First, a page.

Free Stress-Management Tool: Your Breath

By Shane Power, Watertree Health® President…

breathing graphicIt’s hard not being stressed these days given we’re still experiencing the coronavirus crisis. To help reduce anxiety, experts have advised that we keep as normal a schedule as possible, get our eight hours of sleep, and maintain a healthy diet and exercise regimen. I have also been researching the benefits of meditation and breathing techniques to combat stress, such as the one developed by Dr. Andrew Weil, which uses a 4-7-8 principle: you breath in for 4 seconds, hold your breath for 7 seconds and exhale for 8 seconds.

I learned that, when we’re stressed, we usually take quick, short, shallow breaths (known as “overbreathing”). Usually this change in breathing is subtle but sometimes it’s more obvious—we hyperventilate. Overbreathing can make you feel even more anxious because you might experience a racing heart, dizziness, or headaches. Sometimes, it might even make you feel tired because you’re not breathing efficiently. The pattern of a breathing technique helps you correct the overbreathing that may occur when you’re feeling anxious.

From my online research, I also compiled some tips that you may want to consider before you get started with a breathing technique. As always, please consult with your doctor before beginning any new program.

  • Sit upright in a chair so you can increase the capacity of your lungs to fill with air. Support your arms on the side-arms of the chair or put them in your lap. This will help relax your shoulders.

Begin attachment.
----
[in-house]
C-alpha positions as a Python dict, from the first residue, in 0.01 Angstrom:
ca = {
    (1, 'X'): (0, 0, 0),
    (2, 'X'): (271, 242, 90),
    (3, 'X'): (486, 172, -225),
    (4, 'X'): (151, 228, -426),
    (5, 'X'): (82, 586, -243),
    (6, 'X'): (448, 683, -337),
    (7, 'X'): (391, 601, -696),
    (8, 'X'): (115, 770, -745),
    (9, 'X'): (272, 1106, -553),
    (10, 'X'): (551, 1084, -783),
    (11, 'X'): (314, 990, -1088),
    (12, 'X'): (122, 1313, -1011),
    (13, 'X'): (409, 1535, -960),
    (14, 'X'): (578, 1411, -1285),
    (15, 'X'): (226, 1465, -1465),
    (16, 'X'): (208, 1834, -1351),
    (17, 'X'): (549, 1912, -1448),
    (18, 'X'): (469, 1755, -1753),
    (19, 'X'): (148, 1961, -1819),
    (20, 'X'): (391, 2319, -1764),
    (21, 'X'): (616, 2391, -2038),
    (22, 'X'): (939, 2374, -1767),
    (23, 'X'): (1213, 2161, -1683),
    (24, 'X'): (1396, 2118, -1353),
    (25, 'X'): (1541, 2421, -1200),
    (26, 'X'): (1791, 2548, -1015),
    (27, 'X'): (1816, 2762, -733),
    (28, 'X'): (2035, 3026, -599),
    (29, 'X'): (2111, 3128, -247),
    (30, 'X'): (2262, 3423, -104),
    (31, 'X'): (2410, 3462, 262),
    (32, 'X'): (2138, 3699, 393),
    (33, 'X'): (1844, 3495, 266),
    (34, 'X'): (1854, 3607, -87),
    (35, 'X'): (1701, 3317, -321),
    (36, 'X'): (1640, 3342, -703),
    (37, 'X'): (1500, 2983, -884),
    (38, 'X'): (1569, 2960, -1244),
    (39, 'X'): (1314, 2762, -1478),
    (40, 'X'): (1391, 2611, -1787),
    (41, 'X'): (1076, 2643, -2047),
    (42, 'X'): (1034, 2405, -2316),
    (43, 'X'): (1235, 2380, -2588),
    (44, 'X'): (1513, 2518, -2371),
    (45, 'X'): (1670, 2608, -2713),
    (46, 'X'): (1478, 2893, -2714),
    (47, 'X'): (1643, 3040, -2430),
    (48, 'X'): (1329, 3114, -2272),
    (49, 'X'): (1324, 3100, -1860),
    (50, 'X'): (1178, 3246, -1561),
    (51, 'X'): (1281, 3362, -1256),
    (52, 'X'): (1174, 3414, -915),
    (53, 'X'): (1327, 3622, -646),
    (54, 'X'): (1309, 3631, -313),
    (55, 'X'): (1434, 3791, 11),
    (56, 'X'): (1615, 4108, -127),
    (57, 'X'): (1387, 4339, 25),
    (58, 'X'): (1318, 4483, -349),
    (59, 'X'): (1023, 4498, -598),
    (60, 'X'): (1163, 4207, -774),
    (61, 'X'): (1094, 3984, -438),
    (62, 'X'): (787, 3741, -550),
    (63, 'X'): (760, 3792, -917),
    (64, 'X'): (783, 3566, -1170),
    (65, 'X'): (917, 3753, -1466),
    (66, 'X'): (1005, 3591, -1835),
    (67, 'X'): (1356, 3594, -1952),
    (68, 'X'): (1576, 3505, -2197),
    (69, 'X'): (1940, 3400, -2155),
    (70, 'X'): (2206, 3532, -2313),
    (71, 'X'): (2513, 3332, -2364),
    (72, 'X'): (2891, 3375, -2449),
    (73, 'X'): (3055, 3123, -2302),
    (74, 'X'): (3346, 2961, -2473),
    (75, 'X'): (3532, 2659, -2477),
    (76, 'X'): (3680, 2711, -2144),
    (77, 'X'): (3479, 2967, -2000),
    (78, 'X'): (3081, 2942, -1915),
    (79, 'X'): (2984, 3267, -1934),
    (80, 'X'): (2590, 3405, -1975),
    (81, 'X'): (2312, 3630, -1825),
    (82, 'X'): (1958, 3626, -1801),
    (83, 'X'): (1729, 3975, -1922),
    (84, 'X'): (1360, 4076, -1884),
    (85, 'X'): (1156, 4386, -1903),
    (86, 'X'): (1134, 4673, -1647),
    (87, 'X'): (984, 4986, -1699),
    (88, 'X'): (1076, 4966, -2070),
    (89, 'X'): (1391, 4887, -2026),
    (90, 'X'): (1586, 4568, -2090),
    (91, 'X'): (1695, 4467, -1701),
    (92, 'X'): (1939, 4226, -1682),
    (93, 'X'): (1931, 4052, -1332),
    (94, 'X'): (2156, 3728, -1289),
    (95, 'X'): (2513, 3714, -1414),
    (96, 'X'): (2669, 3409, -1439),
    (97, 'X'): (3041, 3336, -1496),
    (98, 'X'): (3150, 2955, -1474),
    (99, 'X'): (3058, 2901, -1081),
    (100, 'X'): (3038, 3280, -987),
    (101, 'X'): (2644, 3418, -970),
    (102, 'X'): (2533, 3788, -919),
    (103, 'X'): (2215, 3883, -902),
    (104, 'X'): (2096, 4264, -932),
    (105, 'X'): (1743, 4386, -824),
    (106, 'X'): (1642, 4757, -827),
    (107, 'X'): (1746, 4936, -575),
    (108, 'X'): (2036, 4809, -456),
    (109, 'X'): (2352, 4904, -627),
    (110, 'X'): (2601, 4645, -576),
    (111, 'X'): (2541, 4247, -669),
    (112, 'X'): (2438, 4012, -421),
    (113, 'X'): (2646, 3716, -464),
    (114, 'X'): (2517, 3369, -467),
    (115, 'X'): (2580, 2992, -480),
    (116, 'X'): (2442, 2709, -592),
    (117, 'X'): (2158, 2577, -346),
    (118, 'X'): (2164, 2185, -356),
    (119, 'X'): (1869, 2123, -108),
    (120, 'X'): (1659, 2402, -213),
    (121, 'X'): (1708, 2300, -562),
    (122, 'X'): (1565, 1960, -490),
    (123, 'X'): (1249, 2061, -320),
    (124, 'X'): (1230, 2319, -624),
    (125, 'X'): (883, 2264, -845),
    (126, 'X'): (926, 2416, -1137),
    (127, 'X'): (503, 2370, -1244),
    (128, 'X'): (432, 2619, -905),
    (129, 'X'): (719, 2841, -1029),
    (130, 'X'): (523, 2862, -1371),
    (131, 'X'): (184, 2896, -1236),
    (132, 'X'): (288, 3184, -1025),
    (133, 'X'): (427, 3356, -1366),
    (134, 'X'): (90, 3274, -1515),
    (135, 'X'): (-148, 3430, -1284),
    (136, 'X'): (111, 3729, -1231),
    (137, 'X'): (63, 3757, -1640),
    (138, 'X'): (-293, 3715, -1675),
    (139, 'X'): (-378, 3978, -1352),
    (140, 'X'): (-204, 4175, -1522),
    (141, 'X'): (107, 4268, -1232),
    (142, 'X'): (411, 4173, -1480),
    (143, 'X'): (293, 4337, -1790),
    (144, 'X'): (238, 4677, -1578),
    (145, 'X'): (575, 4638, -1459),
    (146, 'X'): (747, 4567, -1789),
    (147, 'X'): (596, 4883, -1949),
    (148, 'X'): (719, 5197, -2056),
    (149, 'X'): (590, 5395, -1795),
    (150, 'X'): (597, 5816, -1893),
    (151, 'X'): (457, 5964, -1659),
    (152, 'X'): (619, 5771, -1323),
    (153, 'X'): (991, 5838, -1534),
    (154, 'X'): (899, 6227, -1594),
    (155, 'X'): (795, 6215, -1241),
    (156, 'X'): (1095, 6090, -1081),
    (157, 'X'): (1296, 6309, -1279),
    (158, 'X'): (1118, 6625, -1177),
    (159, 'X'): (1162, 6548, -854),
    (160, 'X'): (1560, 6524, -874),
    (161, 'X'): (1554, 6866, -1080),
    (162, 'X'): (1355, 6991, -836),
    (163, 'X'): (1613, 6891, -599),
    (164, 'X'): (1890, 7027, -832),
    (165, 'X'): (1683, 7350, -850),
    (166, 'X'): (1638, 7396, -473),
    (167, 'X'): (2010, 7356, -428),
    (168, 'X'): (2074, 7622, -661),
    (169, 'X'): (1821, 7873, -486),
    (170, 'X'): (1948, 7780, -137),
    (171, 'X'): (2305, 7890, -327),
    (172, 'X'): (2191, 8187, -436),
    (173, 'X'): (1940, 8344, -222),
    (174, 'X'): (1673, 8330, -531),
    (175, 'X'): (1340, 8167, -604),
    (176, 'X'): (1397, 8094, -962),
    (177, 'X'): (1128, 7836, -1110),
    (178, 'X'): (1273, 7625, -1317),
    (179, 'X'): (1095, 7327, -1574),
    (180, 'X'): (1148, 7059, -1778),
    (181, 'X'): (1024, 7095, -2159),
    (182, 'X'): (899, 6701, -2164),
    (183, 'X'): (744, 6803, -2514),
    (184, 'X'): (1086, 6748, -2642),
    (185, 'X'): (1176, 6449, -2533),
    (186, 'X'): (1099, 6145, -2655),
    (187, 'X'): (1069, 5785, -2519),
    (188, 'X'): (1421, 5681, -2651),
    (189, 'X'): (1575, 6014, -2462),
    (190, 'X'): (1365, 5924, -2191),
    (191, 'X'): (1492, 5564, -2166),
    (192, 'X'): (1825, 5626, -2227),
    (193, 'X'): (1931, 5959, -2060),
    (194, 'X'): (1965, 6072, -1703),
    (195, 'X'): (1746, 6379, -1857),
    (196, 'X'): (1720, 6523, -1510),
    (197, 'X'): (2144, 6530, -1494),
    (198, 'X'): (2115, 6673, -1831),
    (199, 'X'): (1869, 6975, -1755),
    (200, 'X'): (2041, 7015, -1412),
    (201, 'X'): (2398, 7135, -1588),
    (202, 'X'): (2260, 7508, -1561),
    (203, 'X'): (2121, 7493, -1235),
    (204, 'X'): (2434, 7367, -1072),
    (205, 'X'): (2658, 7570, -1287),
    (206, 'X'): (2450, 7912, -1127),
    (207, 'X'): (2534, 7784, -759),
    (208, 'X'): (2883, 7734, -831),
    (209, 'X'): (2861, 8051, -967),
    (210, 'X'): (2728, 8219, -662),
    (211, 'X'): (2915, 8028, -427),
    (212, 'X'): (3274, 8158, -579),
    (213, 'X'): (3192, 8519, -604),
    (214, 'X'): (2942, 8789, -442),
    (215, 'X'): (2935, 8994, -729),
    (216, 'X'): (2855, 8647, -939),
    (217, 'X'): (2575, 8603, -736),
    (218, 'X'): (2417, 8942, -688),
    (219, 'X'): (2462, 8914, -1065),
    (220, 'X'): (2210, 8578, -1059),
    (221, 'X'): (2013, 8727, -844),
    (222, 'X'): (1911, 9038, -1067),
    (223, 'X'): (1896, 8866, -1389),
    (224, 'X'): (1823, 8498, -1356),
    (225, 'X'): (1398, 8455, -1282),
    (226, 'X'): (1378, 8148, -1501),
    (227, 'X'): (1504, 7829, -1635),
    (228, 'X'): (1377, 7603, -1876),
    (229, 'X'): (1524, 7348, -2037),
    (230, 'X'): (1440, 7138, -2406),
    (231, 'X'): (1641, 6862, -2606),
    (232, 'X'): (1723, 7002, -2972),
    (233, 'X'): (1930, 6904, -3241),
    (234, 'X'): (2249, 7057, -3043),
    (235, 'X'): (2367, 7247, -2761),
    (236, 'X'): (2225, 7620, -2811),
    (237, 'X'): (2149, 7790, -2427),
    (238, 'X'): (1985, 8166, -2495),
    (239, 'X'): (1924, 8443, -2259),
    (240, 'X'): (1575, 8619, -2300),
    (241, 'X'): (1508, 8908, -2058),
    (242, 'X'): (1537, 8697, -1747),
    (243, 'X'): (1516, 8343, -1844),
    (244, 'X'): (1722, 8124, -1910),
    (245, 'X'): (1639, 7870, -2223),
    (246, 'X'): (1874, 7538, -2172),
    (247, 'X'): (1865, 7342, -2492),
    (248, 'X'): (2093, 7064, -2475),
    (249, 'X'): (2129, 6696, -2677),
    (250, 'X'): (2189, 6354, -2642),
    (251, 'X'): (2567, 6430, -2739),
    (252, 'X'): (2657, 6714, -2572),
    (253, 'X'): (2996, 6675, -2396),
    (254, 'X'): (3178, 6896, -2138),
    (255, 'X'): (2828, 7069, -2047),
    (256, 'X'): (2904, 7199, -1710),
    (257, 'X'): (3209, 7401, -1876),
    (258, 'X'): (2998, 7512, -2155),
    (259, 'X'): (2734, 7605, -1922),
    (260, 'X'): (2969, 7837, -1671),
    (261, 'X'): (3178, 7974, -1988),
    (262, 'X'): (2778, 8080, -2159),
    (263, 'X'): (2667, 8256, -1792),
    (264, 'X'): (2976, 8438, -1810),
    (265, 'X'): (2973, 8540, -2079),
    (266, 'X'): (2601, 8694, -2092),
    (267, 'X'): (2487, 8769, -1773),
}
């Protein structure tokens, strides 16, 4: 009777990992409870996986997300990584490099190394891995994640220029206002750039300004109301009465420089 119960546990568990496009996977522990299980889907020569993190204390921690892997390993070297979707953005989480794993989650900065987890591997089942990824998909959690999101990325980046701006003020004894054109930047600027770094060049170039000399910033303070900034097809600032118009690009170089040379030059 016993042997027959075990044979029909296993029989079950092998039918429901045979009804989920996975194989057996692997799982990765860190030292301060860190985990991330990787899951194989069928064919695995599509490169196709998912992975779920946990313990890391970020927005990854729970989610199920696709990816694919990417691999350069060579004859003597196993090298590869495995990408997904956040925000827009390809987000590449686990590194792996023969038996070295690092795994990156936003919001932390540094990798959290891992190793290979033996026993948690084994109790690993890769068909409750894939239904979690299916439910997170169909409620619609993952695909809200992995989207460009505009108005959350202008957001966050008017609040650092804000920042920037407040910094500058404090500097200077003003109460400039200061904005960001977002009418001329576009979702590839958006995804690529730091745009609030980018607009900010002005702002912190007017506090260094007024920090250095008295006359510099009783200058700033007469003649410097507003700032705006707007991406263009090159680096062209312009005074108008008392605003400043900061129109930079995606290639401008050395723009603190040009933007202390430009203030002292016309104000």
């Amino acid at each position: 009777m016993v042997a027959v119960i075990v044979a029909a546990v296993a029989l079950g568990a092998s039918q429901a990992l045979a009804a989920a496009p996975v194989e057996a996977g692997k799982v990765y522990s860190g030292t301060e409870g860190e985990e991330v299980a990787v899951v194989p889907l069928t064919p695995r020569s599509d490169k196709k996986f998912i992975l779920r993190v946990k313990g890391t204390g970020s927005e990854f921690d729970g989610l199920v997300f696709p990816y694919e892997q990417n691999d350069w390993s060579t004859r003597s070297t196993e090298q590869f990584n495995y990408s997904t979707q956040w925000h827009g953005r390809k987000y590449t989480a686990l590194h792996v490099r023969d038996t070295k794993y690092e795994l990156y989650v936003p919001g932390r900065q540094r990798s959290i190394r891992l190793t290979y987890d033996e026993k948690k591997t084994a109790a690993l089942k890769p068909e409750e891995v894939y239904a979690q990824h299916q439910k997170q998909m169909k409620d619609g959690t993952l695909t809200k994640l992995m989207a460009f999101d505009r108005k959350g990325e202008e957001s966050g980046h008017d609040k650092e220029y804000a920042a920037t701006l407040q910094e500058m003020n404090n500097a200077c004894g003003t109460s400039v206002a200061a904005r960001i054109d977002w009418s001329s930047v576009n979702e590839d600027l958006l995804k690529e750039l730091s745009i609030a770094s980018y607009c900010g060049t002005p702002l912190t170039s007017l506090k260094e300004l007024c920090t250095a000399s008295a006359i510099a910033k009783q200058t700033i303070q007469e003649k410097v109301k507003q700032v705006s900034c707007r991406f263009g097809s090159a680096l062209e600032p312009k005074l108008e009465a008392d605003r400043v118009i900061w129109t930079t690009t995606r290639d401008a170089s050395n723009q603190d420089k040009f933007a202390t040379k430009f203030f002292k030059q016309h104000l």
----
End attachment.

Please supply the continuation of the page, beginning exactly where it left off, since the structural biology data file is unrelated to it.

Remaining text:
• If it’s too challenging to sit in a chair, lie down on your back on the floor with one hand on your heart and the other on your abdomen. The hand on your heart should barely move while the one on your belly should rise as you fill your lungs with air.
  • Breathe from your diaphragm or belly—in through your nose, out through your mouth.
  • Before repeating a breathing technique, breathe as you normally would for a few seconds. This will help prevent hyperventilation or lightheadedness.

It is recommended that, if you can, perform a breathing technique for at least five minutes twice a day. Also, experts note that it’s not necessary for you to feel stressed to practice. In fact, they state that you may want to do it when you’re calm so you can be more in tune with the breathing pattern. Once you’ve mastered a breathing technique, I hope that you’ll be able to use it during the coronavirus crisis and in any future situations that cause stress and anxiety.